The solitary parasitoid Eretmocerus mundus Mercet (Hymenoptera: Aphelinidae) is one of the key biological control agents of the whitefly Bemisia argentifolii Bellows & Perring, also known as B. tabaci (Gennadius) B-biotype (Homoptera: Aleyrodidae). We present new information on its biology, and particularly about larval elimination during the first instar in cases of superparasitism. For the first time, physical elimination of supernumerary larvae was observed, both outside and inside the host. These findings are documented with confocal microscopy images and video recordings. We observed more than 350 B. argentifolii nymphs, parasitized with one, two or more than two larvae. Physical attack took place only when parasitoid eggs were laid in contact with each other. In this case the percentage larval mortality outside the host was significantly higher (45.7%) than in cases of single larvae (12.0%) or larvae hatched under the same host but not in contact with each other (23.3%). These new findings are important in view of a possible horizontal transfer of a parthenogenesis inducing Wolbachia bacterium from a thelytokous to an arrhenotokous strain, with the aim of augmenting the biological control of B. argentifolii.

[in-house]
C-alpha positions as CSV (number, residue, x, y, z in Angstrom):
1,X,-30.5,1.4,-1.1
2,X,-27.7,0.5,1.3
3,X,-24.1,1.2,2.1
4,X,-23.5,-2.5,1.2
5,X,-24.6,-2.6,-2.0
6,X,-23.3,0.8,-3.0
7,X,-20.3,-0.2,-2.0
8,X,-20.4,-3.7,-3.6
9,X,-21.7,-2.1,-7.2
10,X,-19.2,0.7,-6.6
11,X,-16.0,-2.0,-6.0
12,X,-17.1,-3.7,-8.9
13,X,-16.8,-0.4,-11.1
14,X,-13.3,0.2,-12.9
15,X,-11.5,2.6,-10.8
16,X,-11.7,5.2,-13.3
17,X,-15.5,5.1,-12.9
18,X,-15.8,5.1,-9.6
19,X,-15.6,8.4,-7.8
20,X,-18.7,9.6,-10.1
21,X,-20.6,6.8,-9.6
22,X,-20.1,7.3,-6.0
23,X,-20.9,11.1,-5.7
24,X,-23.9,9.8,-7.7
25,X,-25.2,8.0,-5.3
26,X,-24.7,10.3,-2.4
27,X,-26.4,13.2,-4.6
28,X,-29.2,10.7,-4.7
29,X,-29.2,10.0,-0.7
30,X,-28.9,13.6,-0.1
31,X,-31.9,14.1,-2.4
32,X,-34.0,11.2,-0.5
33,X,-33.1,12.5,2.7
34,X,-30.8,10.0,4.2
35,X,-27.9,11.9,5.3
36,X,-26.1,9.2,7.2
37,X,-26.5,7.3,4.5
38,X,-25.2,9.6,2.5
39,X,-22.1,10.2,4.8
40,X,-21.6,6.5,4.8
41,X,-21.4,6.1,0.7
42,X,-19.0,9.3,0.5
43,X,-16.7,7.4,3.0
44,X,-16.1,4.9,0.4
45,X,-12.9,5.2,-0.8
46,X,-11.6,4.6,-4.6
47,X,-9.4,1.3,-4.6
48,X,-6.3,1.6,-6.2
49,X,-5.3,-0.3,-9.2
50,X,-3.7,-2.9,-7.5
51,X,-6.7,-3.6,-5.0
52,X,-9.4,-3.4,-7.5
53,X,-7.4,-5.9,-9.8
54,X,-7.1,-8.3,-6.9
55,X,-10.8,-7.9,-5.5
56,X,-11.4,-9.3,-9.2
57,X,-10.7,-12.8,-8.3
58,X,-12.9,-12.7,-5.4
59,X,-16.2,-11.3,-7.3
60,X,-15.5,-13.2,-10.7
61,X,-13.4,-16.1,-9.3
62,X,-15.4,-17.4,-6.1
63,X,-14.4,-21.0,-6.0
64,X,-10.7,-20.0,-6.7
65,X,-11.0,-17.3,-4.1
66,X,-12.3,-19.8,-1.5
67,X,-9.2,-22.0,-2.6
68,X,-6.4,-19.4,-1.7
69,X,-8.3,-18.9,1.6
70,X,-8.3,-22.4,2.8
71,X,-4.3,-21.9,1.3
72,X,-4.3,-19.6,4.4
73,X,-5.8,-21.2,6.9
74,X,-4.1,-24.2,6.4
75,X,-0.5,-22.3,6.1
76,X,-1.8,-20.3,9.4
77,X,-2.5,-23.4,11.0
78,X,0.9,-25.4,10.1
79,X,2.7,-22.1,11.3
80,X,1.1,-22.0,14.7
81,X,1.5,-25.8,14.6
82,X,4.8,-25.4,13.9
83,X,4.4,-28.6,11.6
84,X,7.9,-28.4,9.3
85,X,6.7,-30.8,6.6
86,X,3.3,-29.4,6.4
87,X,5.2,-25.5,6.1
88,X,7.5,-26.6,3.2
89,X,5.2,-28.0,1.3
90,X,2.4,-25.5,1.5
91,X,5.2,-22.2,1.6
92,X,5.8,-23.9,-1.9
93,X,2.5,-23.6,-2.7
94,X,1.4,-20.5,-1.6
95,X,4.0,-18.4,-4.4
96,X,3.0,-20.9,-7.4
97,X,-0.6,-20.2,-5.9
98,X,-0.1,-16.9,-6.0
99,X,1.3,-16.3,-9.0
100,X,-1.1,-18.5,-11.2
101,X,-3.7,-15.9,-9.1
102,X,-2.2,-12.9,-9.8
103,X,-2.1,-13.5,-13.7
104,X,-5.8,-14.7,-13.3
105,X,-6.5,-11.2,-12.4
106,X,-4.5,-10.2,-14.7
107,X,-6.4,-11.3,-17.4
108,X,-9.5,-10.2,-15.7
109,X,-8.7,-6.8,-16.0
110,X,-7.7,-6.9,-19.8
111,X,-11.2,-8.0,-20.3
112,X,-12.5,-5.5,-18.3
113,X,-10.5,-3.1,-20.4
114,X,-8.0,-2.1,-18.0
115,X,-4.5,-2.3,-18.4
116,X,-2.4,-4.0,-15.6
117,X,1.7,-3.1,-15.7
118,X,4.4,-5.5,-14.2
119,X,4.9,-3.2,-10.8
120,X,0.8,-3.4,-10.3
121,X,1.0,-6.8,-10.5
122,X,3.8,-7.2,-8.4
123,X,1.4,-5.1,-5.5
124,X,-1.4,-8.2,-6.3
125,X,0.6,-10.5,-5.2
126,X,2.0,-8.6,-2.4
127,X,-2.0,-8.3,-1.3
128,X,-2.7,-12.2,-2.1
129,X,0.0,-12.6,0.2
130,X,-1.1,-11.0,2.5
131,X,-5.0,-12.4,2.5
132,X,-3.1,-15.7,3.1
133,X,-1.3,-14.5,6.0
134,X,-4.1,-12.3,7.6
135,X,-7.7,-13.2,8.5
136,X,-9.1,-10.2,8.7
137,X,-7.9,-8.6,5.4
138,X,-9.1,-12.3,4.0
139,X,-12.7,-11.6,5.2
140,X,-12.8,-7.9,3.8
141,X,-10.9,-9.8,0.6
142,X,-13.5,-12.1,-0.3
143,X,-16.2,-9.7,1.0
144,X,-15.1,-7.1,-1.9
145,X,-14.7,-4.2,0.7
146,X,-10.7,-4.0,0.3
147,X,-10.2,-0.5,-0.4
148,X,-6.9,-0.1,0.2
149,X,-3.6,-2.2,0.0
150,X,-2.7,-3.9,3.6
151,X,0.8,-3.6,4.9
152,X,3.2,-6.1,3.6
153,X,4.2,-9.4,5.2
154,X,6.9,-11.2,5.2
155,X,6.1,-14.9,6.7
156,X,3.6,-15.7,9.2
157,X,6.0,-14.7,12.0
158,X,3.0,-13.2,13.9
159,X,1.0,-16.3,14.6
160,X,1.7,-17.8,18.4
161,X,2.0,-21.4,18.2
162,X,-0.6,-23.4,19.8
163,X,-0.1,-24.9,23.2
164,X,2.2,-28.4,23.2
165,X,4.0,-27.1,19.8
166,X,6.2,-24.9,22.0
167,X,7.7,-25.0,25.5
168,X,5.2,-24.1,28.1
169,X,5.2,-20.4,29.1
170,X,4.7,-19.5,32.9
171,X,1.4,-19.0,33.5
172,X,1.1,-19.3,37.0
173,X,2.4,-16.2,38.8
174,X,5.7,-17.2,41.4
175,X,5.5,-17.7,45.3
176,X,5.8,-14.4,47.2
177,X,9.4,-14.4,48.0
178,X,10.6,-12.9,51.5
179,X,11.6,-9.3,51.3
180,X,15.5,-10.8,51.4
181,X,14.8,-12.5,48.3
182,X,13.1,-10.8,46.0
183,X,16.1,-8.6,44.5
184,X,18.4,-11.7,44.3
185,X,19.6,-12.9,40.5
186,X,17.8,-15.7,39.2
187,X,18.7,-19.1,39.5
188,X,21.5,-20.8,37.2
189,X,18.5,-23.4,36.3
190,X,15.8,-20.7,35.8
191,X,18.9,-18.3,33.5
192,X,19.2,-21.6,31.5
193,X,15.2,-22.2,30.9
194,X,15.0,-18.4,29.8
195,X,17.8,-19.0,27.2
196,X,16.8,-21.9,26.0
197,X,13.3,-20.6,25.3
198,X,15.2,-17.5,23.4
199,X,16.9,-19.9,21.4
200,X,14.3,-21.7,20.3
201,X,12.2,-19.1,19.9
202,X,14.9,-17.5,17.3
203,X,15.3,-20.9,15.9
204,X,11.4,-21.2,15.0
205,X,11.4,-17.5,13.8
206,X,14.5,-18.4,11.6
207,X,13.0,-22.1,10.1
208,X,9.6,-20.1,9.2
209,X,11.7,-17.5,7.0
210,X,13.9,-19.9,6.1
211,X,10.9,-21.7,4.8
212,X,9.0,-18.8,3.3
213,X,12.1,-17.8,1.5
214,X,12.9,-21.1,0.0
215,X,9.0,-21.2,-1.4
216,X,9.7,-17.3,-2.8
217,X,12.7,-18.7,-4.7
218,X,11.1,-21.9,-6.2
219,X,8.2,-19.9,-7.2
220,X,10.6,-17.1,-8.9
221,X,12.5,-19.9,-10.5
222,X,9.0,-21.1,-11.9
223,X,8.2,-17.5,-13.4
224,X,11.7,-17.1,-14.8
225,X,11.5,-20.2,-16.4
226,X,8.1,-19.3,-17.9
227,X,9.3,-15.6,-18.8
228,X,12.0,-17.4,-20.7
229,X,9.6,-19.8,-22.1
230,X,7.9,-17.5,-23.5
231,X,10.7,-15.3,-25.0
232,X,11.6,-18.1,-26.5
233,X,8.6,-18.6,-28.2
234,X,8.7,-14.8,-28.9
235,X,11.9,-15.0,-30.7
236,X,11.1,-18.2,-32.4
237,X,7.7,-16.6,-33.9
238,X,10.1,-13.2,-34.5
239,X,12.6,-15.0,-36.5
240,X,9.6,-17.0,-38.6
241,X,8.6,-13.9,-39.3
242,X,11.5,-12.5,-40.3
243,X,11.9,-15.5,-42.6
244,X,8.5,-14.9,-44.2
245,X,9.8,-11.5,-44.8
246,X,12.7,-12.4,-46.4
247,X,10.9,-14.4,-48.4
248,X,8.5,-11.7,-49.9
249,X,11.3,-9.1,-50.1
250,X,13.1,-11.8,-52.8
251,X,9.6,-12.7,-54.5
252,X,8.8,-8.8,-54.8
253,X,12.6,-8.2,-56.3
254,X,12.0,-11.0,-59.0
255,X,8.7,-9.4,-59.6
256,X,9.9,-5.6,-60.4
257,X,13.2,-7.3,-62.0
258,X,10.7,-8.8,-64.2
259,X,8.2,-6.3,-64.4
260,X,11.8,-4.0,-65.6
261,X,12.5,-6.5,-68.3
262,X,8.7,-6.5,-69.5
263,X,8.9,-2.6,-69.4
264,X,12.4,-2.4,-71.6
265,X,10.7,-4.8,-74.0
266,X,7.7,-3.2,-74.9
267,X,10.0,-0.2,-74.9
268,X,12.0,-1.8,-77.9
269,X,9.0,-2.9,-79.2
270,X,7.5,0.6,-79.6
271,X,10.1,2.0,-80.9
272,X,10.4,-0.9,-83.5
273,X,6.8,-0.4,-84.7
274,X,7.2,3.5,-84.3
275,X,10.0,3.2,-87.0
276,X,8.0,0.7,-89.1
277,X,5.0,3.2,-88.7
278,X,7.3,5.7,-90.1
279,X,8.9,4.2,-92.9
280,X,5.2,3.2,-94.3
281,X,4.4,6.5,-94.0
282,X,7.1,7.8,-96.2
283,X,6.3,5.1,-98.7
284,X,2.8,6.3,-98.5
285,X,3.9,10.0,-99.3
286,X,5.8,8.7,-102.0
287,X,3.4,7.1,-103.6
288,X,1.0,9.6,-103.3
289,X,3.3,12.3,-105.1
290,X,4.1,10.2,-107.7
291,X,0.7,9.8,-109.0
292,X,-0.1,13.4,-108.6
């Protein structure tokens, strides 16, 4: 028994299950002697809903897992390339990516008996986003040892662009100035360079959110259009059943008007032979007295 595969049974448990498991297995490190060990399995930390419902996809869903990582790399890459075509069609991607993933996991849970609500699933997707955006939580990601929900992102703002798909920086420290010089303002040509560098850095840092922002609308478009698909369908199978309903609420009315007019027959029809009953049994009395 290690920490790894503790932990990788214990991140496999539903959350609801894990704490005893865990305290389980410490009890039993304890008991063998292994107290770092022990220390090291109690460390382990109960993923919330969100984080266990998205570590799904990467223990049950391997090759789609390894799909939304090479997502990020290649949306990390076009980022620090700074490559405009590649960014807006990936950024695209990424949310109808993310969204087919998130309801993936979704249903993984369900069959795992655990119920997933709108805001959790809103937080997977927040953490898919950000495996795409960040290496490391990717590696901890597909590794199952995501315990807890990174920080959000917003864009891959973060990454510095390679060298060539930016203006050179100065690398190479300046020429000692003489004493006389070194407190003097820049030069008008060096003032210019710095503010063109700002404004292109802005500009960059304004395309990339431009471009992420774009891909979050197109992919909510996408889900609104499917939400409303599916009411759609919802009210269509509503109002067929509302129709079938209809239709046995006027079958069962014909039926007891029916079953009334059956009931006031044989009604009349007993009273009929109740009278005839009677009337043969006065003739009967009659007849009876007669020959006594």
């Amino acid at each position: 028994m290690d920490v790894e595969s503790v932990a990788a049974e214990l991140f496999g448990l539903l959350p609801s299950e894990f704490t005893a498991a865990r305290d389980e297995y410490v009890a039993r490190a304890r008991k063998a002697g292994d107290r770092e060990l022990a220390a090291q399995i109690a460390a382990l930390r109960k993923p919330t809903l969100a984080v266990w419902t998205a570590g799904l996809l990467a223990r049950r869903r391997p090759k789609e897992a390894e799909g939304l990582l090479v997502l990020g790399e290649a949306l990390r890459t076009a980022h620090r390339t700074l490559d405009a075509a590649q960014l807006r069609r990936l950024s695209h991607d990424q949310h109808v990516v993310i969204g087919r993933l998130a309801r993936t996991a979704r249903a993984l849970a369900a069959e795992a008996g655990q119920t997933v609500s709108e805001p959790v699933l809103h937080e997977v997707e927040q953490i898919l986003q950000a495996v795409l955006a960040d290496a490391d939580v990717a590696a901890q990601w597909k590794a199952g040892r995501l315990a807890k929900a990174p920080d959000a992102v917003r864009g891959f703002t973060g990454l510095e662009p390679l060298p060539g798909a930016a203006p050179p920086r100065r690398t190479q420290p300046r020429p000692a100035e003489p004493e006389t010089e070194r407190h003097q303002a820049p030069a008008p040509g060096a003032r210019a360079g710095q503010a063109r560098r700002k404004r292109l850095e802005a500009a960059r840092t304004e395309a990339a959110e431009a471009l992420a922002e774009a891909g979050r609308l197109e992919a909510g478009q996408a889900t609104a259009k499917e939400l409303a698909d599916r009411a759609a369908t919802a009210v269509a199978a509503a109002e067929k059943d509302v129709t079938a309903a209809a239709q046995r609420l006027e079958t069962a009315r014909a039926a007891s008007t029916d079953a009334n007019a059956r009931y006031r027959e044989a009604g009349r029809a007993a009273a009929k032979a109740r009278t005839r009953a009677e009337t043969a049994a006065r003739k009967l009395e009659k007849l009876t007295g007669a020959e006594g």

|Publication status||Published - 2008|
- interspecific host discrimination
- biological-control agents
- life-history parameters
- thelytocous eretmocerus